The Germany-based high performance sports car maker Porsche unveiled a more spacious version of its electric Taycan model to broaden the car’s appeal and help parent company Volkswagen (VW) catch up with US-based Tesla.
The Taycan Cross Turismo will go on sale soon in Germany with prices starting at $112,708, Porsche said in a statement. The US, UK, Norway, the Netherlands and Germany are expected to be its five largest markets.
“The future belongs to electric mobility. With the Taycan Cross Turismo, we’re taking another major step in this direction,” Porsche Chief Executive Officer Oliver Blume said.
The latest addition to Porsche’s lineup of battery-powered cars was delayed to this year after the COVID-19 outbreak disrupted manufacturing plans. VW group’s most profitable unit delivered more than 20,000 Taycan cars last year, just over 7 percent of its total sales.
The Cross Turismo, featuring a gently sloping roof with more room for backseat travelers, comes with a 10.9-inch display and optional screen for front passengers. Switching to “gravel mode” lifts the car just over an inch to navigate “light off-road terrain.”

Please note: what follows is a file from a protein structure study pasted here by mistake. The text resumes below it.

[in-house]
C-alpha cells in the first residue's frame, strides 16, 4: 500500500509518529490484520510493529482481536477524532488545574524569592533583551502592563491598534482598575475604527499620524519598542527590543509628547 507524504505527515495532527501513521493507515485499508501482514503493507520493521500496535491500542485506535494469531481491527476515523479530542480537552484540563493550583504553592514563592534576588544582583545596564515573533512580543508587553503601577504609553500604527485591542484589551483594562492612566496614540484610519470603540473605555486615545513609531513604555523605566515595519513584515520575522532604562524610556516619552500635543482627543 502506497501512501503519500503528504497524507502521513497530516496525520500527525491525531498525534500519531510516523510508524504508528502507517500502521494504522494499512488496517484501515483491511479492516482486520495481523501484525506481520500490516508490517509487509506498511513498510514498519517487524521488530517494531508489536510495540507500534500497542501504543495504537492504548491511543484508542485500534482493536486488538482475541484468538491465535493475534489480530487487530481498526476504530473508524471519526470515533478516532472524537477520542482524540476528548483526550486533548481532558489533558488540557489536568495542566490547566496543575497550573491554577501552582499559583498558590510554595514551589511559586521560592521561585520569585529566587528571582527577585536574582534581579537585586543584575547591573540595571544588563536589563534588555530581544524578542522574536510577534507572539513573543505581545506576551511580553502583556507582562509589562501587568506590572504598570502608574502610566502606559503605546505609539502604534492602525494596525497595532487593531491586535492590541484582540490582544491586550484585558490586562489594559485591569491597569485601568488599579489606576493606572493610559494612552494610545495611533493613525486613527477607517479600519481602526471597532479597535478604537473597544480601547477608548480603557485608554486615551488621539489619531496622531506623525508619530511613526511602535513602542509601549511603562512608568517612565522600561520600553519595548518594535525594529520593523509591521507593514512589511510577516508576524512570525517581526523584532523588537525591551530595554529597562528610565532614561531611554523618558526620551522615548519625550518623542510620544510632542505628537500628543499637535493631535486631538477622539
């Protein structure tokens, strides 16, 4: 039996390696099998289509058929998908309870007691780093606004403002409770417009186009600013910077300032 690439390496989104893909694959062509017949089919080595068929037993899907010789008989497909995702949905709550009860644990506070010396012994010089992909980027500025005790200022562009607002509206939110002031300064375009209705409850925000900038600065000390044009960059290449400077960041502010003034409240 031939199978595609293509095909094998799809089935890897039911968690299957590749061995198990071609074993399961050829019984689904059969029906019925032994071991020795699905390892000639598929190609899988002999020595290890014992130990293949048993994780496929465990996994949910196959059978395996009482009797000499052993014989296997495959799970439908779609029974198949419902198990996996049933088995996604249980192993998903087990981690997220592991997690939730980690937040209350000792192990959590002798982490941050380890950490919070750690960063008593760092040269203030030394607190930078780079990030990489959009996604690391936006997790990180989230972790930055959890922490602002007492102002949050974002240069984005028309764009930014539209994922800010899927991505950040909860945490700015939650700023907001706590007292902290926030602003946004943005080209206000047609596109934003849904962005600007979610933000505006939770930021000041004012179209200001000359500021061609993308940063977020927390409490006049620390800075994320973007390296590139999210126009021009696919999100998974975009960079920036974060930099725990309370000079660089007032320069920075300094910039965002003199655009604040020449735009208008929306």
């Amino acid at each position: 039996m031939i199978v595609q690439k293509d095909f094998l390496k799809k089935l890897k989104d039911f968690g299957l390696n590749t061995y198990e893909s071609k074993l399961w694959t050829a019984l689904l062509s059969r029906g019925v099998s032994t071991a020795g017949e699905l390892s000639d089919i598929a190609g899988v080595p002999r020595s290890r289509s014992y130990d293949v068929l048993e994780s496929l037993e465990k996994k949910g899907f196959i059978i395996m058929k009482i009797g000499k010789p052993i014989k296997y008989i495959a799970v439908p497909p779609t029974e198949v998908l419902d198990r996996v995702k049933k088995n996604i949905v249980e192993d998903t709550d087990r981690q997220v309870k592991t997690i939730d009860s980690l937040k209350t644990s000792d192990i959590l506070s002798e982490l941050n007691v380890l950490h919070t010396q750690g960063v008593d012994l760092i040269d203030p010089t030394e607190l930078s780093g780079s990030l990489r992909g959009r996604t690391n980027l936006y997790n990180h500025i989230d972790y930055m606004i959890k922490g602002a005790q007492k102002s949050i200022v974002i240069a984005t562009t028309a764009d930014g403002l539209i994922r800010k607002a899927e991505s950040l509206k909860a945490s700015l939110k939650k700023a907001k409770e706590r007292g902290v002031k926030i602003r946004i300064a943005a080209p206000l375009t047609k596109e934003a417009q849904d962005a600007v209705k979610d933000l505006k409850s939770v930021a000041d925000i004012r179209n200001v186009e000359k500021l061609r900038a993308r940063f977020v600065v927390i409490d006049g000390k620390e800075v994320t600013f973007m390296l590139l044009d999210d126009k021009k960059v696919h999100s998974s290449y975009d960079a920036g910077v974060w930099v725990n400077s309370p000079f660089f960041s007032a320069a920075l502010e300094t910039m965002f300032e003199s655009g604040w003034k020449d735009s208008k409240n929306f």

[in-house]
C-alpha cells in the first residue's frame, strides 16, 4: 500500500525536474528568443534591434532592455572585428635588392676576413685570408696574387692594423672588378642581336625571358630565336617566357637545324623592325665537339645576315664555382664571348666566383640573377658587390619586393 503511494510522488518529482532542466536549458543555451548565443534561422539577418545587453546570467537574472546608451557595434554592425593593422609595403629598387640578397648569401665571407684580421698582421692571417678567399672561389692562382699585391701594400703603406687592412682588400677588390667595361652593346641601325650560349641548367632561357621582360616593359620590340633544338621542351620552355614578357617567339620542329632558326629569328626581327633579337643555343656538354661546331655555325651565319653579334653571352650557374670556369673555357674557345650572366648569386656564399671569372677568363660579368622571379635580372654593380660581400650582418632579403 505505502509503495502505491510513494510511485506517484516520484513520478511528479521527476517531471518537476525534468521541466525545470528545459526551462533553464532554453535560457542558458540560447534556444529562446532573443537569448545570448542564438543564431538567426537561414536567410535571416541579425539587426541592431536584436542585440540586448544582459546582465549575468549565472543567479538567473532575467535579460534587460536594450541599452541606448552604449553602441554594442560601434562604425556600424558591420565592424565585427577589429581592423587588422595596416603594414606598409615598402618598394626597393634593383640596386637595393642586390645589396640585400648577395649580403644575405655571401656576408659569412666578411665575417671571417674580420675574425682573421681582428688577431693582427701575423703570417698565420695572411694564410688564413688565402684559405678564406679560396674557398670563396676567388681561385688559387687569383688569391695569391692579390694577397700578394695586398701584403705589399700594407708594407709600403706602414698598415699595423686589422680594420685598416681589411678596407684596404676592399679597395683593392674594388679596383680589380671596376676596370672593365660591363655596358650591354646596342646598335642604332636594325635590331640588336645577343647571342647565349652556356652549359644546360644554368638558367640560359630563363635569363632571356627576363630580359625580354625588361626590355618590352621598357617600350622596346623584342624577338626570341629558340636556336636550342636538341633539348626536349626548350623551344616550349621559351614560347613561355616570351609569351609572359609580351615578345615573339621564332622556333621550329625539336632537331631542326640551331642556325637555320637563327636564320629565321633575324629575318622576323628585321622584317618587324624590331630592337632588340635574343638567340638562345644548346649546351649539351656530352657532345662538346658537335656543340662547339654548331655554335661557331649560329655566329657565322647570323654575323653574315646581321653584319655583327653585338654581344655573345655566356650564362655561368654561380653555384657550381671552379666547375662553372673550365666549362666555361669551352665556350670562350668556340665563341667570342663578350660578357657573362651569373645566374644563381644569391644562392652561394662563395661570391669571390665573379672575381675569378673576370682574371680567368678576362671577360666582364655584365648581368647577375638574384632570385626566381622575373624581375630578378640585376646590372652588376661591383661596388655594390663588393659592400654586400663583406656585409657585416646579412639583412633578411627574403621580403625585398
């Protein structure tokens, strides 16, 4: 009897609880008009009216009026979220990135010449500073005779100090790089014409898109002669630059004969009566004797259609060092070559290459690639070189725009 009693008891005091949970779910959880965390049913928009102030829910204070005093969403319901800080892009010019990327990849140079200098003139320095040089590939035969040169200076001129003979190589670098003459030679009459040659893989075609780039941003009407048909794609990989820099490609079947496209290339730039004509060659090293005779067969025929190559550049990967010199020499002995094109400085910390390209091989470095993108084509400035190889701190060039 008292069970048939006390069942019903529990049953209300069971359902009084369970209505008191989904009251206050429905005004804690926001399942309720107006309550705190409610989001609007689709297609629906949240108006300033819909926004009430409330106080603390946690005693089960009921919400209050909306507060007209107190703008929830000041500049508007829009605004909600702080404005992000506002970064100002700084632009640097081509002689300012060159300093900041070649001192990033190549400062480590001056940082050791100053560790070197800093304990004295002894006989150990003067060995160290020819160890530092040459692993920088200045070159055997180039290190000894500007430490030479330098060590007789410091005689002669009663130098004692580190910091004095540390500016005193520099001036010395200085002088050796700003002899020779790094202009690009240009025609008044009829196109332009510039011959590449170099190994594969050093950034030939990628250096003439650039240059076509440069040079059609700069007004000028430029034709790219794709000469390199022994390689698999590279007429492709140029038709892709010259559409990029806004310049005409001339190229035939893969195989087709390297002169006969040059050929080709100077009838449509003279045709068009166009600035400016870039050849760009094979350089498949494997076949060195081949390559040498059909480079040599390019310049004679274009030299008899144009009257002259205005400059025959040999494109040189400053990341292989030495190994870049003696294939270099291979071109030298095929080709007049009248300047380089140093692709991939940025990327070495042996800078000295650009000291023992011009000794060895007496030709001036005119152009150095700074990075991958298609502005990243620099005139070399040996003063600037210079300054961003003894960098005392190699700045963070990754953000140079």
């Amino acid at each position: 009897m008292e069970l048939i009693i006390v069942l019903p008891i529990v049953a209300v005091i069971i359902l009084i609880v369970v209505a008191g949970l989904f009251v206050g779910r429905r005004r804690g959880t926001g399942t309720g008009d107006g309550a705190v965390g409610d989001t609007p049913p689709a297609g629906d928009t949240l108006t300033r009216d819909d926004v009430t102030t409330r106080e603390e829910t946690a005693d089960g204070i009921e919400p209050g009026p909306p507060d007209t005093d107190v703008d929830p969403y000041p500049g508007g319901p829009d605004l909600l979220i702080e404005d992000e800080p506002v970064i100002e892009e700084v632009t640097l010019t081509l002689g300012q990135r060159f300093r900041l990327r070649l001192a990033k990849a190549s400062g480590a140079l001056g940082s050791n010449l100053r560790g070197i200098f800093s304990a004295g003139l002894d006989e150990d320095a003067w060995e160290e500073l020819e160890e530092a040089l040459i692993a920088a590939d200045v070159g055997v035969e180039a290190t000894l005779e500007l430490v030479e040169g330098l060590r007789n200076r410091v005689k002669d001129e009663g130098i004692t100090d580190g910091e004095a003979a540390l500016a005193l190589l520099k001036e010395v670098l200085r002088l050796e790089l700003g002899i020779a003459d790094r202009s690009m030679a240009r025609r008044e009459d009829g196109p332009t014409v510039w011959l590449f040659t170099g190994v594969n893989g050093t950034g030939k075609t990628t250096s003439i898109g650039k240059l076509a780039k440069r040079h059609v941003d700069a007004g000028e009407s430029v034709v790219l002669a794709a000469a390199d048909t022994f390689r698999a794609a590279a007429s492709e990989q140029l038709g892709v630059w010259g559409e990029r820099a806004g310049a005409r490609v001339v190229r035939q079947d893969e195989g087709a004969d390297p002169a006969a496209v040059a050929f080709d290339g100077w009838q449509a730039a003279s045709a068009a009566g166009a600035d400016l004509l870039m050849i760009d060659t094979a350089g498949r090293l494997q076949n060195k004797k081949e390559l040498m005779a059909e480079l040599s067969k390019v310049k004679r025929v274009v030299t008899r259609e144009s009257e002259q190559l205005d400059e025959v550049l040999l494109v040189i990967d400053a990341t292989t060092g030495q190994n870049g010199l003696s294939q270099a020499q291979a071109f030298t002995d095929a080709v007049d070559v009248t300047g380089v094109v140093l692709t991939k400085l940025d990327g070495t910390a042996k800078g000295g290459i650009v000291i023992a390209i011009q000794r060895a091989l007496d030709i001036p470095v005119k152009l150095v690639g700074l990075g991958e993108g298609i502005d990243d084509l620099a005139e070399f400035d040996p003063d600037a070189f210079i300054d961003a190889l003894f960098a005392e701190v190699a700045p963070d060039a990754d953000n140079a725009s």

By 2025, half of Porsche’s sales will be electrified, Mr. Blume said. Europe has become the fastest-growing region for cars with a plug for the brand, with one in three Porsches sold there partly or fully electric last year. In Norway, the Taycan currently accounts for about 70 percent of all deliveries.
The Taycan “was the first model from a traditional automaker to raise the tech bar versus Tesla for power and charge time and is uniquely profitable due to its luxury pricing,” experts note. “Its key drawback is a lack of range, with a base Taycan 4 achieving only 244 miles.”
Porsche has argued the Taycan wasn’t designed for maximum range but for driving performance that allows repeated acceleration without instantly draining the battery. The Taycan’s success has been a key point in giving credibility to VW’s push to unseat Tesla as the global electric car leader.
Porsche deliveries dipped just 3 percent in 2020, thanks to robust demand in China, its largest market. The demand helped the manufacturer maintain a double-digit profit margin even as many mass-market automakers suffered a dramatic downturn.